This is more in his line. He gives a little laugh, and starts off in his normal voice. "Huh, yes, I can do that. The answer is that I don't—not always.

    But I'll tell you ladies and gentlemen how I make things look pretty well: I just don't mention the failures. Sir Mortimer and the boys at the Yard may know about them—as a matter of fact, they do; but you don't. That's my thoughtfulness for you, of course: I don't want to worry you with anything that's not just absolutely so." "But," I tell him, "you know you usually do succeed. They would like to hear your methods." "Well," he explains, "I have two principal ways. Either I get a good clue or I have a stroke of luck. And you may take it from me that the luck's the best way. It saves endless trouble and difficulty." The stream of his inspiration seems to come to an end, and I start him off again. "You've been in one or two tight corners," I suggest. "You might tell them, about your worst five minutes."

    He warms to it. "At the Yard we do get occasional nasty turns, but of course they're all in the day's work. Since you've asked me, I think my worst was in the case I just heard you speak of—Did you know the door wasn't shut? I mean the case in which two financiers were murdered on an abandoned yacht off Newhaven, and a lot of diamonds were missing. You may remember it. Well, a man called Nolan was my suspect, though I couldn't prove his guilt. But I thought there was just a chance that I might be able to make him commit himself. So I laid a trap for him. I pitched him a yarn that made him think he'd left a clue on his launch, in the hope that he'd try to destroy the launch and we could take him in the act.

    "The launch was lying in Newhaven Harbour, and the next night Sergeant Carter and I took cover on the wharf and settled down to watch. It was a wet night, and we got our fill of it. But it was worth it. About three in the morning we saw Nolan creeping down and slipping aboard. We followed him as close as we dared. He disappeared into the little engine-room. I crept after him to the door and peeped in. He was working with a torch, and you can imagine my feelings when I watched him take the missing diamonds from a hiding-place and put them in his pocket. This, of course, was all the proof I could have wanted. But then things grew nasty. He flooded the place with petrol and put a cannister on the floor with a clock attached. So I thought it was about time to make a move.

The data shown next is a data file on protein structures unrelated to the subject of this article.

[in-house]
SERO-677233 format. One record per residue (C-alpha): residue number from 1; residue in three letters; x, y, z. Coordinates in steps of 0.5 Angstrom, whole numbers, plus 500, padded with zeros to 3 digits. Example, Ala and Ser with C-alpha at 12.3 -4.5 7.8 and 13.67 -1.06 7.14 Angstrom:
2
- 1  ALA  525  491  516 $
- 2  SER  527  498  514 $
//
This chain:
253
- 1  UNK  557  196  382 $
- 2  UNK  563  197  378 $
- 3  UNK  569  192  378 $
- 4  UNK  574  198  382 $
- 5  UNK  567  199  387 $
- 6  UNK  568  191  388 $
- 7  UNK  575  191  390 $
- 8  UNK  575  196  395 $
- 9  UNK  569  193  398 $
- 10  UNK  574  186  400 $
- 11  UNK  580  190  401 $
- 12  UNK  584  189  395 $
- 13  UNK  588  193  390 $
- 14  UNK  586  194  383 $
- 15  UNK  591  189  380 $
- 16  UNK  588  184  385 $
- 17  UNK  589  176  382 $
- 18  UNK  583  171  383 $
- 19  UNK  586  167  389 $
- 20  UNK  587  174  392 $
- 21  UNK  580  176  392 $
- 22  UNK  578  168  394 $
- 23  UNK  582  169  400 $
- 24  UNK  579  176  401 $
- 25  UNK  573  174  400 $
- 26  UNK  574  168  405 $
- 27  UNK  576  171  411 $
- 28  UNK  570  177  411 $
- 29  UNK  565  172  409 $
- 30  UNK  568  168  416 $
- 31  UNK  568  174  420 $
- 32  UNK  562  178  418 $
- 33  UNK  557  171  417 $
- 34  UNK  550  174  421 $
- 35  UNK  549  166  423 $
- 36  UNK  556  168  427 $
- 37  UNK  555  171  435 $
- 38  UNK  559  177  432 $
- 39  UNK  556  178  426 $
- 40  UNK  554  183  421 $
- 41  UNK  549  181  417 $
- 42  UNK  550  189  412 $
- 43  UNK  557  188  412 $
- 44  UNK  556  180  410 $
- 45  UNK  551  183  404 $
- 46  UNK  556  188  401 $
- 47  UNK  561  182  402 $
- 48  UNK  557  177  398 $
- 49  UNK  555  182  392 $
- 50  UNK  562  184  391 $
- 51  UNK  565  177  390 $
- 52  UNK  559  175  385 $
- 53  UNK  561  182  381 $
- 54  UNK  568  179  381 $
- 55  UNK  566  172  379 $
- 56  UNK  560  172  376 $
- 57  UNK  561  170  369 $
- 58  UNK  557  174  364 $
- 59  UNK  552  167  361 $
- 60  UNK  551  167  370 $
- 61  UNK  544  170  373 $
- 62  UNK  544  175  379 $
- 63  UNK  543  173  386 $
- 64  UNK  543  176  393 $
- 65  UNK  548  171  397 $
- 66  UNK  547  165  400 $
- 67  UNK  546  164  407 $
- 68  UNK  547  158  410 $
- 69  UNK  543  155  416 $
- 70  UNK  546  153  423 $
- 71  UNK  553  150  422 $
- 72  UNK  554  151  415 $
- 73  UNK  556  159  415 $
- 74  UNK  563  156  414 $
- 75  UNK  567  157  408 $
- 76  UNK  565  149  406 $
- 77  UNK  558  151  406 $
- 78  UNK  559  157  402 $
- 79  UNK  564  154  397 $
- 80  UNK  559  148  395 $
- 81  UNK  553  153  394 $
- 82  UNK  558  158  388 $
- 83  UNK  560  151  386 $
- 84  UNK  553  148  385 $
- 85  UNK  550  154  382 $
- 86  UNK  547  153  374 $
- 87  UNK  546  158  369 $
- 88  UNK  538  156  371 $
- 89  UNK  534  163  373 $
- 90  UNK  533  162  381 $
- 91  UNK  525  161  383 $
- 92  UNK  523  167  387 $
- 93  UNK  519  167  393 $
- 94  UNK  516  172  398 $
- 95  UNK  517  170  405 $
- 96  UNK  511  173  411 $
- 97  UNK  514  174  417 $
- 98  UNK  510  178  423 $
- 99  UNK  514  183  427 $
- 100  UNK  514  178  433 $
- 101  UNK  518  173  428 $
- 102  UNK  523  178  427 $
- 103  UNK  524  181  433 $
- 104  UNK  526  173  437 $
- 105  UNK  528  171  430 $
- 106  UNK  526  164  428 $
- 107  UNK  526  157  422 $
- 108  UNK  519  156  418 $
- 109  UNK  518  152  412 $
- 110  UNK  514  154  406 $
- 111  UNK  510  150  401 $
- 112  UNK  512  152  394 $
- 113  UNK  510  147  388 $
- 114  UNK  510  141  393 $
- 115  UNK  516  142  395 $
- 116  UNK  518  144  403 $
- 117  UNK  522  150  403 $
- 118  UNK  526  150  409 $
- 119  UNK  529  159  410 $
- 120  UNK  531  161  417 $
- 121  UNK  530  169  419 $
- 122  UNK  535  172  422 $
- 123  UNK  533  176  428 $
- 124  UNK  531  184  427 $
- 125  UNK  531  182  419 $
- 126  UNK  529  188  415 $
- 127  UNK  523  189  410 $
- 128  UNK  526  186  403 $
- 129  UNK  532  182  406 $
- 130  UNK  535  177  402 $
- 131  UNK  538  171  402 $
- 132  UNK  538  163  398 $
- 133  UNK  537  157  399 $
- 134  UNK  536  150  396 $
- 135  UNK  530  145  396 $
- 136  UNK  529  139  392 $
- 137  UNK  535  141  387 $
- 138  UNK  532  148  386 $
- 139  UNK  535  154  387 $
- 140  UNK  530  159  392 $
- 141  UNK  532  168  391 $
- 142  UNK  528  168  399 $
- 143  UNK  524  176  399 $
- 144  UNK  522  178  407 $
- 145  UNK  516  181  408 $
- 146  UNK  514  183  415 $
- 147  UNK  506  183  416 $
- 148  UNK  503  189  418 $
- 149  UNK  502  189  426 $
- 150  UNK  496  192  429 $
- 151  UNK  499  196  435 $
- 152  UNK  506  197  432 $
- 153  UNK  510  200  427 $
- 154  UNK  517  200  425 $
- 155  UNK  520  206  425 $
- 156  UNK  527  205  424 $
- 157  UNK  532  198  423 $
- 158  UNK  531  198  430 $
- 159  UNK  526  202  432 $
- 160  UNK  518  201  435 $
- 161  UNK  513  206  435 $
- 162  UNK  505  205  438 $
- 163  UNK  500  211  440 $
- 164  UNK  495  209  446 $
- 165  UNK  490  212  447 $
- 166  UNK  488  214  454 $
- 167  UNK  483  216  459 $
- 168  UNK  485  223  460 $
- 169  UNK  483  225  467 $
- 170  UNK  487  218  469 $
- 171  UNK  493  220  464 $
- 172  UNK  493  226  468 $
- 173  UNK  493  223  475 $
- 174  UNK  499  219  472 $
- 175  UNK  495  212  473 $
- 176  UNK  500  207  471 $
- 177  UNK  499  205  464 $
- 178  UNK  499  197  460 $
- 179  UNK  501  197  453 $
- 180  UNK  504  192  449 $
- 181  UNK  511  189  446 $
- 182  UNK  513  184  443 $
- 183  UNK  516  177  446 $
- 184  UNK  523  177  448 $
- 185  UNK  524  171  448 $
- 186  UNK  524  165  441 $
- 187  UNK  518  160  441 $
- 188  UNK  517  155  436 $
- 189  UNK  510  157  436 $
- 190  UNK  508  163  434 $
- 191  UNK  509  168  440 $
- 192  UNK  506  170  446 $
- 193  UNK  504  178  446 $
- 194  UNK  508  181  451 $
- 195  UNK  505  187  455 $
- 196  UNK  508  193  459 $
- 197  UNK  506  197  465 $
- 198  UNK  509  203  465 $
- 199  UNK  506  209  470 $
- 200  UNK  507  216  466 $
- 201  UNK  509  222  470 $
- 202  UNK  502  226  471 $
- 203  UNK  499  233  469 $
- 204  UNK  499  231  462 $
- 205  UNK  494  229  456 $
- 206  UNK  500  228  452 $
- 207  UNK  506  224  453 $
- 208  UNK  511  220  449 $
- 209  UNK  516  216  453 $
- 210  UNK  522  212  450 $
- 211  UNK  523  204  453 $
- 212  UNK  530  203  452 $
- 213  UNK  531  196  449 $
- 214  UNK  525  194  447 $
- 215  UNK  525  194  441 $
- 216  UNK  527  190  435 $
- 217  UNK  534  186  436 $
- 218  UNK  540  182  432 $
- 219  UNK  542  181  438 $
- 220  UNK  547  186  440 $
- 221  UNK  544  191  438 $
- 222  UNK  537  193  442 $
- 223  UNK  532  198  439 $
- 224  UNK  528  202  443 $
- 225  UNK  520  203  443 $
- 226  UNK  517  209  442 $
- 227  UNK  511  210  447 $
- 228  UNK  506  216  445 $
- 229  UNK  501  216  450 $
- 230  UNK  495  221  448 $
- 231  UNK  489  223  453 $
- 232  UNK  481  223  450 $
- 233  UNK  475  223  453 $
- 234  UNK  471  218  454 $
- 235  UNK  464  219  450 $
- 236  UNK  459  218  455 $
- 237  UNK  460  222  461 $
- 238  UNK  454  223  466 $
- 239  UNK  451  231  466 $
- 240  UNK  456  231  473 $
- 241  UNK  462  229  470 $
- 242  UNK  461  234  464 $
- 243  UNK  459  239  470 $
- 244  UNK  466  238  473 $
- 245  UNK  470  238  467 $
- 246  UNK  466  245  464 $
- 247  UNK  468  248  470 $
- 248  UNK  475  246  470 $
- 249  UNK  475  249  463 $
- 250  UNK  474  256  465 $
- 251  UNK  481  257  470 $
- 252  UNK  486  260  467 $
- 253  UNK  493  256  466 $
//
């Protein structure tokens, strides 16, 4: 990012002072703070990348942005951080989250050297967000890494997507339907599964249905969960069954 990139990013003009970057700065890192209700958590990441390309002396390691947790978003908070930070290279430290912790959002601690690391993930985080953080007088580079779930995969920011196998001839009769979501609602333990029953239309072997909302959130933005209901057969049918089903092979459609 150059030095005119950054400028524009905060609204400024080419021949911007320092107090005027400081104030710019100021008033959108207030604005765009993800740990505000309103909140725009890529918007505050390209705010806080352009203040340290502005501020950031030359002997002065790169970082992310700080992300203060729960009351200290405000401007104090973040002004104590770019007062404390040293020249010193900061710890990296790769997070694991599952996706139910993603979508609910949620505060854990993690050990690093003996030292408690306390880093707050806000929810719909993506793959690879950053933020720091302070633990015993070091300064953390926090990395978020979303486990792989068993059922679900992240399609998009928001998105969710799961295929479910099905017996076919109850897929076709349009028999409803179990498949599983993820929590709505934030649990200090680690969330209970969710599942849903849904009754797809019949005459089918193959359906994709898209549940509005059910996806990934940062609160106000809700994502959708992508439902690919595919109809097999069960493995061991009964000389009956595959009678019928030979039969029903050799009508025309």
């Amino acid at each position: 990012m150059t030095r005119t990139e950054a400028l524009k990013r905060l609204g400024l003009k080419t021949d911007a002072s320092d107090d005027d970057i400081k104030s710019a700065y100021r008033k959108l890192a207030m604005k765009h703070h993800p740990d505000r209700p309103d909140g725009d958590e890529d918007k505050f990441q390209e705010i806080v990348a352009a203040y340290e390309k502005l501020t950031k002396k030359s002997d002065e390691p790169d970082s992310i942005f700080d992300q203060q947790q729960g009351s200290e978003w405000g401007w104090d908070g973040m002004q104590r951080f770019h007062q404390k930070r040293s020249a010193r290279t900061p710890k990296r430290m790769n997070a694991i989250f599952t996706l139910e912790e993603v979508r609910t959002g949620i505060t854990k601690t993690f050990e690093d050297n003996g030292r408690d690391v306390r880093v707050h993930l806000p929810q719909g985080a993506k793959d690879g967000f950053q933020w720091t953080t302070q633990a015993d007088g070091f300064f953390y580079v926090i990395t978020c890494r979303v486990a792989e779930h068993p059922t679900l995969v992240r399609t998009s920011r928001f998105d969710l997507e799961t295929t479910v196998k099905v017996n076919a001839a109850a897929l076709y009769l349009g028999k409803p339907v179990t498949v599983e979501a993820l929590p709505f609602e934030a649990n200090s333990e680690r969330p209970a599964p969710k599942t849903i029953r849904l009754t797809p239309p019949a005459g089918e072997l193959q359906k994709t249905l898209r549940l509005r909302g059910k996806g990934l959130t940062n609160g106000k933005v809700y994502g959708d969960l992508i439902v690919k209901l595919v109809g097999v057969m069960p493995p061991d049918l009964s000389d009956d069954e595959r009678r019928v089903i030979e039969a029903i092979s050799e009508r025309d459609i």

"As a matter of fact, it was past the time. Before I could do anything he had flashed his torch on me, and I found myself looking into the wrong end of a pistol. He spoke quite quietly. He said he had feared a trick, but that he had gone through with the thing on chance. He said that as long as I lived he was in danger of being hanged. Therefore he was going to kill me. If he could get away afterwards himself, he would; if not, we would die together.

    "You'll understand that I could do nothing, for if I'd made a move he'd have fired, and if he'd fired, the whole place would have gone up in a sheet of flame. It was nasty, and no mistake." French pauses, and I prompt him again.

    "Tell them how you escaped." "Ah, that was where my bit of luck came in. Carter was behind me, and Nolan didn't see him. So Carter nipped on deck, lowered himself over the side, and shot Nolan through the porthole. He got him in the hand, but the flame from the gun didn't get in, so there was no fire. But Nolan was desperate, and in spite of his wound he went for me all out. I tripped over a pipe and fell with my side against the motor, I broke some ribs, but managed to hold off Nolan till Carter got back and pulled him off," "And after that you think you can be killed! French, my dear fellow, you're a humbug!"

    He grins, and indicates pointedly that he is now due at the Yard. So I have to let him go.

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Text © 1935 Freeman Wills Crofts-Allen & Unwin    Layout © 2004 R.D. Collins